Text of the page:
The handling of photographs is illustrative of evolving attitudes. When Spangenberg arrived “photographs were all over the place,” she says. In 1989 the hefty catalogue Photographic Treasures of the Cincinnati Art Museum accompanied an exhibition of the same name, and the department by then had an associate curator, Dennis Kiel, for whom a primary duty was photographs. Now, under Director Aaron Betsky, photography is an independent department headed by James Crump, who is also chief curator.

Among significant expansions of the department on Spangenberg’s watch has been the attention paid to contemporary Eastern European printmakers. In 1975, working with the Jacques Baruch Gallery of Chicago, the Museum presented one of the first U.S. exhibitions of work by these artists, cut off by the Iron Curtain, and the first catalogue of their work. “We had shown a few in the 1950s Biennales, and included them,” says Spangenberg, referring to an earlier innovative project of the department. From 1950 through 1962 then print curator Gustav von Groschwitz organized Cincinnati Biennials of Contemporary Color Prints and attracted international attention.

The Museum continued acquiring contemporary Eastern European prints and in 2005 a major gift, the Anne and Jacques Baruch Collection, added substantially to the holdings. In 2008 an exhibition of works by Jiri Anderle, Illusion and Reality, was drawn from the Museum’s own collection, the largest repository of the artist’s work in the United States. Spangenberg speaks with pleasure of visiting the artist in Czechoslovakia after the collapse of the Soviet world.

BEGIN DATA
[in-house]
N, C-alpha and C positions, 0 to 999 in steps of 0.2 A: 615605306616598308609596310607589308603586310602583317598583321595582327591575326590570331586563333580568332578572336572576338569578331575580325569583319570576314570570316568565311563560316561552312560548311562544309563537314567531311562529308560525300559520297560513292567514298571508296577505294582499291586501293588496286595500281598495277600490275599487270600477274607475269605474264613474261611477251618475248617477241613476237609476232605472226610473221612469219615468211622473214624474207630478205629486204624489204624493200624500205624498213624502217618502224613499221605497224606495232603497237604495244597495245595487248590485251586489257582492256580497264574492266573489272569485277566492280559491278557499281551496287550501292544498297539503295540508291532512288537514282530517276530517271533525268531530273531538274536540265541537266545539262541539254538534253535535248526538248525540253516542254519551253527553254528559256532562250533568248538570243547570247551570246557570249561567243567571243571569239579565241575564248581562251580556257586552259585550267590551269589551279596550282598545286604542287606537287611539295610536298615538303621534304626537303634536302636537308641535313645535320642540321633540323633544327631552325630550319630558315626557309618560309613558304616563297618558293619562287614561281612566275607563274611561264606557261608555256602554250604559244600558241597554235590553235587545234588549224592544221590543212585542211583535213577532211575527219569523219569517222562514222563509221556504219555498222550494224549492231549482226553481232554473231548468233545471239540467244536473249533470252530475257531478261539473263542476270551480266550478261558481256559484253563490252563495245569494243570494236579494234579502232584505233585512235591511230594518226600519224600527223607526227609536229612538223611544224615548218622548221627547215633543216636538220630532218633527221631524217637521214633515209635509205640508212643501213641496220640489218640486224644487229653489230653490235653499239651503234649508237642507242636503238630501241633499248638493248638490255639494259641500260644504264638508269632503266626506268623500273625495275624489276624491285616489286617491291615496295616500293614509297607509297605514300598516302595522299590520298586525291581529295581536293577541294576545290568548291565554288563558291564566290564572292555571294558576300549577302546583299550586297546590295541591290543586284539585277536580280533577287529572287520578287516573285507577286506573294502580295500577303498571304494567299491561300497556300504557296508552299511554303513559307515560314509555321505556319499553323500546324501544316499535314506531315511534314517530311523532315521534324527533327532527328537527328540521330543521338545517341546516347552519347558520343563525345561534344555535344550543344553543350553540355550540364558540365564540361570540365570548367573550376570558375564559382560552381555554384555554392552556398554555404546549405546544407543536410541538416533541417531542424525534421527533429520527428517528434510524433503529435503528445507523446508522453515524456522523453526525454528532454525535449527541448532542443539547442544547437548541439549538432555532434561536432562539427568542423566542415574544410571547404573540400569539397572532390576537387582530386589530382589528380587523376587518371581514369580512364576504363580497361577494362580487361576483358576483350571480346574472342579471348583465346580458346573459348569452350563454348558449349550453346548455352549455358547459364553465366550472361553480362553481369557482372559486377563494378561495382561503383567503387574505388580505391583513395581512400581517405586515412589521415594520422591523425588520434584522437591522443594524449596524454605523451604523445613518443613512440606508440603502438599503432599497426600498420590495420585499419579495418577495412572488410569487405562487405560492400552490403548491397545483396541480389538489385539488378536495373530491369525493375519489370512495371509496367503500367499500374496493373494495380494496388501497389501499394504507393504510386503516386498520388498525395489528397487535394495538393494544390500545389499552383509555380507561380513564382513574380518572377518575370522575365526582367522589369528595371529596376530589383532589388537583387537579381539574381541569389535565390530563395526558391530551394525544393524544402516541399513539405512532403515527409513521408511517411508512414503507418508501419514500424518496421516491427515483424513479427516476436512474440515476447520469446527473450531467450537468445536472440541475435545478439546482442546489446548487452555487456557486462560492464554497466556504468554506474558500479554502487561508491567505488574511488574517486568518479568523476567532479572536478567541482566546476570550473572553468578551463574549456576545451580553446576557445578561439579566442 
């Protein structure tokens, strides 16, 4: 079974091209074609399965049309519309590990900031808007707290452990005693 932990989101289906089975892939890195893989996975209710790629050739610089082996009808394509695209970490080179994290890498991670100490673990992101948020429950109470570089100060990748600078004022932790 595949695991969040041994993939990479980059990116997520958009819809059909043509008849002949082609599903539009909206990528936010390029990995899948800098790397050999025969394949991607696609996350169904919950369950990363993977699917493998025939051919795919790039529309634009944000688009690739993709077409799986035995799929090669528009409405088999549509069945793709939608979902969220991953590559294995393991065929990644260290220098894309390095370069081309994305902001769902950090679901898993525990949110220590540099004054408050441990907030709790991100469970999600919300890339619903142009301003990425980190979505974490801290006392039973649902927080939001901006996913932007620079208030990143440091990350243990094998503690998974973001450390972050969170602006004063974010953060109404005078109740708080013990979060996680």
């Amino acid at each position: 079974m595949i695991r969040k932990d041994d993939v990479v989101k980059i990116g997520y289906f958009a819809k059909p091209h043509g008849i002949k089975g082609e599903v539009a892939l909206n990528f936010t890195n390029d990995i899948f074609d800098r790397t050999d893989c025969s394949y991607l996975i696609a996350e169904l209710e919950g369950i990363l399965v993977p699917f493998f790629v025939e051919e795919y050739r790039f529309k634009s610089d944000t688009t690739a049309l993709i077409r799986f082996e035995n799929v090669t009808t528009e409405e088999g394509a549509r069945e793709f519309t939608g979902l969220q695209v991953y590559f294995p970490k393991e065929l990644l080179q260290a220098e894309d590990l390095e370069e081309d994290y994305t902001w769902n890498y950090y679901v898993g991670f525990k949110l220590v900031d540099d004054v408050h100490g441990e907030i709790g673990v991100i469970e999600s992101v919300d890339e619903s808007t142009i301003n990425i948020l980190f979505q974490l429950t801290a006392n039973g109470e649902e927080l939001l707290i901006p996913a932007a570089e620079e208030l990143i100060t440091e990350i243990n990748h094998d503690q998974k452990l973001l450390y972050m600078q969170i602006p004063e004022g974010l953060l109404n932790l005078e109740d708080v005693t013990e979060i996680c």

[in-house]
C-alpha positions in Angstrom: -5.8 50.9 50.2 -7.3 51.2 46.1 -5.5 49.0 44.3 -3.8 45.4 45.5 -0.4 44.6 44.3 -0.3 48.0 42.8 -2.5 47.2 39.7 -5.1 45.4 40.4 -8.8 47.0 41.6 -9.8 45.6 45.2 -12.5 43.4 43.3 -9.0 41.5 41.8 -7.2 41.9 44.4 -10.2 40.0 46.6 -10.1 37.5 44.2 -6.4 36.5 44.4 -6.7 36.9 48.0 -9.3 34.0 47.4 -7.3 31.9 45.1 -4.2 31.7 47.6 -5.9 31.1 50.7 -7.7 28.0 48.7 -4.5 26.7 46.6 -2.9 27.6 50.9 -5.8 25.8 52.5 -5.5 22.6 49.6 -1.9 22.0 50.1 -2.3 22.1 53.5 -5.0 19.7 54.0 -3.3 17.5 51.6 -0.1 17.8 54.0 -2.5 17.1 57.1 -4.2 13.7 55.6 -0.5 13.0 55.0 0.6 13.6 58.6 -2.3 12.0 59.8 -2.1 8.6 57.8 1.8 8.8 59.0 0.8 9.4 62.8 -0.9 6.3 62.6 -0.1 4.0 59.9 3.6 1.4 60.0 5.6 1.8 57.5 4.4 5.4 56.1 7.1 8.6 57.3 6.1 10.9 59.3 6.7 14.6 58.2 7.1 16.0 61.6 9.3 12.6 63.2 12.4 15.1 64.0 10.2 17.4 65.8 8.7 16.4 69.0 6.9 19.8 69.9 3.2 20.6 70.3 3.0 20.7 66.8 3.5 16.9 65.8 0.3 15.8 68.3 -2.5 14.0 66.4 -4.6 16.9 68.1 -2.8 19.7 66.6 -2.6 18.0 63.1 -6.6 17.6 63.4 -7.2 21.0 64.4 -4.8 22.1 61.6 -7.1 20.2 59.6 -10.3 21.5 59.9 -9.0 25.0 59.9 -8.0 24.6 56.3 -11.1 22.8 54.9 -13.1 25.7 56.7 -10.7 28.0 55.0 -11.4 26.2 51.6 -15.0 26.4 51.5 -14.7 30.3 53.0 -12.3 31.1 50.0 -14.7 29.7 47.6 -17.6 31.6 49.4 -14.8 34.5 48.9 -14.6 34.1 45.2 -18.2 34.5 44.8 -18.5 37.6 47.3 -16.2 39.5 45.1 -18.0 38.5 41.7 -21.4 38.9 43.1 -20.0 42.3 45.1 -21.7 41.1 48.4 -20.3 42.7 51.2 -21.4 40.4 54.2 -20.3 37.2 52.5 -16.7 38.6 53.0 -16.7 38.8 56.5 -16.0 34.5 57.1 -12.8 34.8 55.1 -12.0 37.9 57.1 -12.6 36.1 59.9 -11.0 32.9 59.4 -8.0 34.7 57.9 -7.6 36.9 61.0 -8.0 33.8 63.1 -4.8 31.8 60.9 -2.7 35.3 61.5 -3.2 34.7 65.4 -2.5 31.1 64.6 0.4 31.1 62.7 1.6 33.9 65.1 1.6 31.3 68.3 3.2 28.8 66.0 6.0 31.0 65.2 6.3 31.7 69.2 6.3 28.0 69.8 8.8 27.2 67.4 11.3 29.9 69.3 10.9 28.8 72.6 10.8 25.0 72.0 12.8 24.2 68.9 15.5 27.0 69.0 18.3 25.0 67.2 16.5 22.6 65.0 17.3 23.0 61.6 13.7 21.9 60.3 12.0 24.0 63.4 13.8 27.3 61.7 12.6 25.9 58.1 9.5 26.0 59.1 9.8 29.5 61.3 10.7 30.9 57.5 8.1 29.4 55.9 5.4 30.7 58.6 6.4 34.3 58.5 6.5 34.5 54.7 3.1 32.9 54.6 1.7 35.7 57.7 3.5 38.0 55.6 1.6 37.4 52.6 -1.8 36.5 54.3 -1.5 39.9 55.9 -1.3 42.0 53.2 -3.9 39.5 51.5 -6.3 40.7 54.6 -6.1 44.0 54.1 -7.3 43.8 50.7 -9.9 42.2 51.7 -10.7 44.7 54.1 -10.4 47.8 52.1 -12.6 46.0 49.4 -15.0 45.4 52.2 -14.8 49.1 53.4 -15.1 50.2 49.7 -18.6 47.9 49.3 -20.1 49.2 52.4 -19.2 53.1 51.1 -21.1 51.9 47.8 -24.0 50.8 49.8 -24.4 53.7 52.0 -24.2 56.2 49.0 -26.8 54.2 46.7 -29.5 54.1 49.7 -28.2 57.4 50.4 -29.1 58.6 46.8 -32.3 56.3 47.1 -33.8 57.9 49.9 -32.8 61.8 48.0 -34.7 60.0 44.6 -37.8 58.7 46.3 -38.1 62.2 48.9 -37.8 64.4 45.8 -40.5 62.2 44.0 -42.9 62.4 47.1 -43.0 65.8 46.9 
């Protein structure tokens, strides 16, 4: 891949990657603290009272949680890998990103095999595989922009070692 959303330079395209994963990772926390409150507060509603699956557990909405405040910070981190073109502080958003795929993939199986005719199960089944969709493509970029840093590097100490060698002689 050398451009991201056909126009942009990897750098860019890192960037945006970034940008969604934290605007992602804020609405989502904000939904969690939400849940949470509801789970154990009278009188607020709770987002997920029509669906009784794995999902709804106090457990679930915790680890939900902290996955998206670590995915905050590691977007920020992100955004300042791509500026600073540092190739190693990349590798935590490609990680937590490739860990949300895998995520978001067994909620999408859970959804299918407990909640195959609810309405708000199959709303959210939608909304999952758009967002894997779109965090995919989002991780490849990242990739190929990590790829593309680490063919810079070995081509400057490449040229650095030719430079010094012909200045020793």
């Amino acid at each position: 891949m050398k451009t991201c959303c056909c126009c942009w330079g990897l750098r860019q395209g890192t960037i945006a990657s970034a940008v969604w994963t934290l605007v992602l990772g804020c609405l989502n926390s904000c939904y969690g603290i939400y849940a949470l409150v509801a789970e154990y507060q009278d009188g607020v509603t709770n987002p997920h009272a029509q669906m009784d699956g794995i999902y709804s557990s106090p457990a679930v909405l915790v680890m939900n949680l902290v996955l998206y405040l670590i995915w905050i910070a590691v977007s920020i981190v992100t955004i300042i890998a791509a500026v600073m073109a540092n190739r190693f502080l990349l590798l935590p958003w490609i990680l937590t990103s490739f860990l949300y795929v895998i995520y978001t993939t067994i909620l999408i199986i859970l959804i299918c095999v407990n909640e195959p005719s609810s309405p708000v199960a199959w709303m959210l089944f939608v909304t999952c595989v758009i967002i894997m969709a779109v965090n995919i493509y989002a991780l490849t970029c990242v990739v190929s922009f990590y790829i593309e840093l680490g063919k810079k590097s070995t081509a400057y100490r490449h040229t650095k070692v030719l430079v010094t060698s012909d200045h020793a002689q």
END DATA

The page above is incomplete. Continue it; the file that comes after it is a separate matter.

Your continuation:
The Howard and Caroline Porter Collection of Twentieth Century Japanese Prints is “one of the finest of such material in the world,” Spangenberg says. The Porters had long association with the Far East and after the death of her husband Mrs. Porter continued working closely with the Museum in building the collection. Three shows had been presented before Spangenberg’s arrival, in 1967, 1969 and 1971, and the association continued throughout Mrs. Porter’s life. The Porter Collection, now at the Museum, contains 2750 prints by 255 printmakers.

Spangenberg lives outside New Richmond with her husband, John E. Gilmore, who is a photographer. The decidedly country location is good for Gilmore “who finds subjects immediately out the door. We see deer, wild turkeys, raccoons, even a mink and once a broad-winged hawk,” she says. The curator herself has a twenty by forty foot garden, full of “tomatoes, squash, eggplant, broccoli ” and a butterfly garden that also provides subjects for her husband. The couple, married since 1987, met through a singles group that specialized in gourmet dinners at one another’s houses. When it was Spangenberg’s turn Gilmore stayed on to help with the dishes. Among the decorations in their household are two wall mounted 10-point deer heads. Spangenberg got hers by accident, driving home from a nighttime Museum event, but “John got his the regular way.”

When asked about the effect of changes since our first interview so long ago, Spangenberg says museums today are challenged “to find a balance between incorporating new technology without sacrificing scholarship.” Also, in competing with the multitude of claims on people’s attention, museums move ever more directly into the world of entertainment and focus alters. She hopes staffing will allow the department’s study room, which attracted several hundred visitors yearly, to reopen and she would very much like to see an endowment to underwrite the curatorial position for her department. “That nails it down,” she said. No plans for retirement; Spangenberg is too busy working on what’s at hand. What’s at hand right now is the circus poster exhibition, but something else is sure to come along after that.

– Jane Durrell